No matter what ones viewpoint on the war in Iraq, one thing is strikingly clear. War is a terrible thing.
On both sides, families are torn apart. Men, women, and children are harmed. Countries are split. Economies are drained.
And the ones involved in actual battle, the soldiers, have to face these byproducts of war while dealing with the deadly circumstances around them. They are noble people, fighting for their country, willing to die for what they believe in. But, the fight is still a brutal one to undergo.
Wilfred Owen, a poet and soldier of World War I, captures this sentiment of ones duty to ones country versus the harshness of war with his poem Dulce Et Decorum Est:
Bent double, like old beggars under sacks,
Knock-kneed, coughing like hags, we cursed through sludge,
Till on the haunting flares we turned our backs
And towards our distant rest began to trudge.
Men marched asleep. Many had lost their boots
But limped on, blood-shod. All went lame; all blind;
Drunk with fatigue; deaf even to the hoots
Of tired, outstripped Five-Nines that dropped behind.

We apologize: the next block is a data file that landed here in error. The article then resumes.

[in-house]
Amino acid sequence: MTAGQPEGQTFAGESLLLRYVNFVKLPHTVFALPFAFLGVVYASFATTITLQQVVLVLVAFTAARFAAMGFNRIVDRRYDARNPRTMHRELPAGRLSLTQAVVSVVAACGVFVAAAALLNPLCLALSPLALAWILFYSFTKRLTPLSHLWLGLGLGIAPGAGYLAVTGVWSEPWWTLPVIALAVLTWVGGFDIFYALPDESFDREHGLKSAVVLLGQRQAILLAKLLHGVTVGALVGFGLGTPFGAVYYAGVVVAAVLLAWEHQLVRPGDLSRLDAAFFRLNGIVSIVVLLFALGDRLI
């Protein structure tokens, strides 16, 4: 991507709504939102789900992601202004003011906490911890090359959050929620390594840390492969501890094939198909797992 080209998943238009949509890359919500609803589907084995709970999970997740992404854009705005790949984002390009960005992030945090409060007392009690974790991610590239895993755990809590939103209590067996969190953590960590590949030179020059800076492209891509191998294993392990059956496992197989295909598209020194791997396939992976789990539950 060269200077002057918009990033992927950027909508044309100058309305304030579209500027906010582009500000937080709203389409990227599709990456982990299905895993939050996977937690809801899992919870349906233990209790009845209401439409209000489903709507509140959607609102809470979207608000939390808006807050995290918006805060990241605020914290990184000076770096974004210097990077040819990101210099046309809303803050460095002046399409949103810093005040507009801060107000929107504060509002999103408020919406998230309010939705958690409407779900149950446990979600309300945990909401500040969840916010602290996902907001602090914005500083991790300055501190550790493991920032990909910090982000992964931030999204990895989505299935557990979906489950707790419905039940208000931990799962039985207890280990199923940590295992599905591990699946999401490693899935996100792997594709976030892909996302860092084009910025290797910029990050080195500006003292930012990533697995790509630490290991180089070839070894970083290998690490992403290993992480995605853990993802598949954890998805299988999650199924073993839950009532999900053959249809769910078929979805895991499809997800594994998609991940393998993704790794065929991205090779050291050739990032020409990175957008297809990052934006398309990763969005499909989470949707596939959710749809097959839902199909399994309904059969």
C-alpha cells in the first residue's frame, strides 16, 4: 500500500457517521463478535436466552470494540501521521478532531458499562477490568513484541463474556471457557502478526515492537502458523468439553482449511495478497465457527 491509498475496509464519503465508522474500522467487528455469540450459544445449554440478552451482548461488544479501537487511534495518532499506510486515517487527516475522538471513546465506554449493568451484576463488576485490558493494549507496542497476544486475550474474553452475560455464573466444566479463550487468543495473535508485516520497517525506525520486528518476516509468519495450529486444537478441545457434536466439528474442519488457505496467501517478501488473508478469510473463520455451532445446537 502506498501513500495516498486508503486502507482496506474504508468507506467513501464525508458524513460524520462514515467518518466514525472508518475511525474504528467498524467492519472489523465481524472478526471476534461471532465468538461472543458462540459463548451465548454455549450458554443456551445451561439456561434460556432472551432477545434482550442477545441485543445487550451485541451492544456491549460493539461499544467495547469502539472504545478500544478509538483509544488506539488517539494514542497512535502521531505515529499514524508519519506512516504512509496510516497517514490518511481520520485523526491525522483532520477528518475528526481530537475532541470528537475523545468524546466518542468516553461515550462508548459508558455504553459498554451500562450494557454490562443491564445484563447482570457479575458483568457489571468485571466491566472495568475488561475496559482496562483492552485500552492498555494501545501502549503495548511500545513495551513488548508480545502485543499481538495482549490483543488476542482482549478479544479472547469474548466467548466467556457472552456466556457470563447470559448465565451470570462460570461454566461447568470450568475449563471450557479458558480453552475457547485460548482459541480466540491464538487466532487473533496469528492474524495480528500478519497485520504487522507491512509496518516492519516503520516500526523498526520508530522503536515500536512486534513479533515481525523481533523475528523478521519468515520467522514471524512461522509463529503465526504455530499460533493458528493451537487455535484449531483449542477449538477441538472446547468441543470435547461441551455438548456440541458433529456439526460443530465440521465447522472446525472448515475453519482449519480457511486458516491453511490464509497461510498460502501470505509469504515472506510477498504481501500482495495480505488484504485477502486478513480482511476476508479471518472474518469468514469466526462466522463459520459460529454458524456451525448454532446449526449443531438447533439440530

Gas! Gas! Quick, boys!-An ecstasy of fumbling,
Fitting the clumsy helmets just in time;
But someone still was yelling out and stumbling,
And floundring like a man in fire or lime
Dim, through the misty panes and thick green light,
As under a green sea, I saw him drowning.
In all my dreams, before my helpless sight,
He plunges at me, guttering, choking, drowning.
If in some smothering dreams you too could pace
Behind the wagon that we flung him in,
And watch the white eyes writing in his face,
His hanging face, like a devils sick of sin;
If you could hear, at every jolt, the blood
Come gargling from the froth-corrupted lungs,
Obscene as cancer, bitter as the cud
Of vile, incurable sores on innocent tongues,
My friend, you would not tell with such high zest
To children ardent for some desperate glory,
The old Lie: Dulce et decorum est
Pro patria mori.
At first take, Owen would seem to be against the idea of war. He was not. He fought very well, winning a military cross, before he was subsequently killed by machine gun fire a week before the war ended.
His message is what is important. War is necessary. War is brutal. As a country, we know this, but still pass on the message that war is glorious, something to be done to prove oneself. But it isnt. And we should stop the old lie stated in the last line: It is sweet and right to die for ones country. Sweet! And decorous! Perhaps it is right to die for ones country, but it is not sweet or decorous. It is a horror that sometimes has to be done.
Melissa Wangall is a contributing writer for The Rock River Times and is a Poplar Grove resident.
From the April 6-12, 2005, issue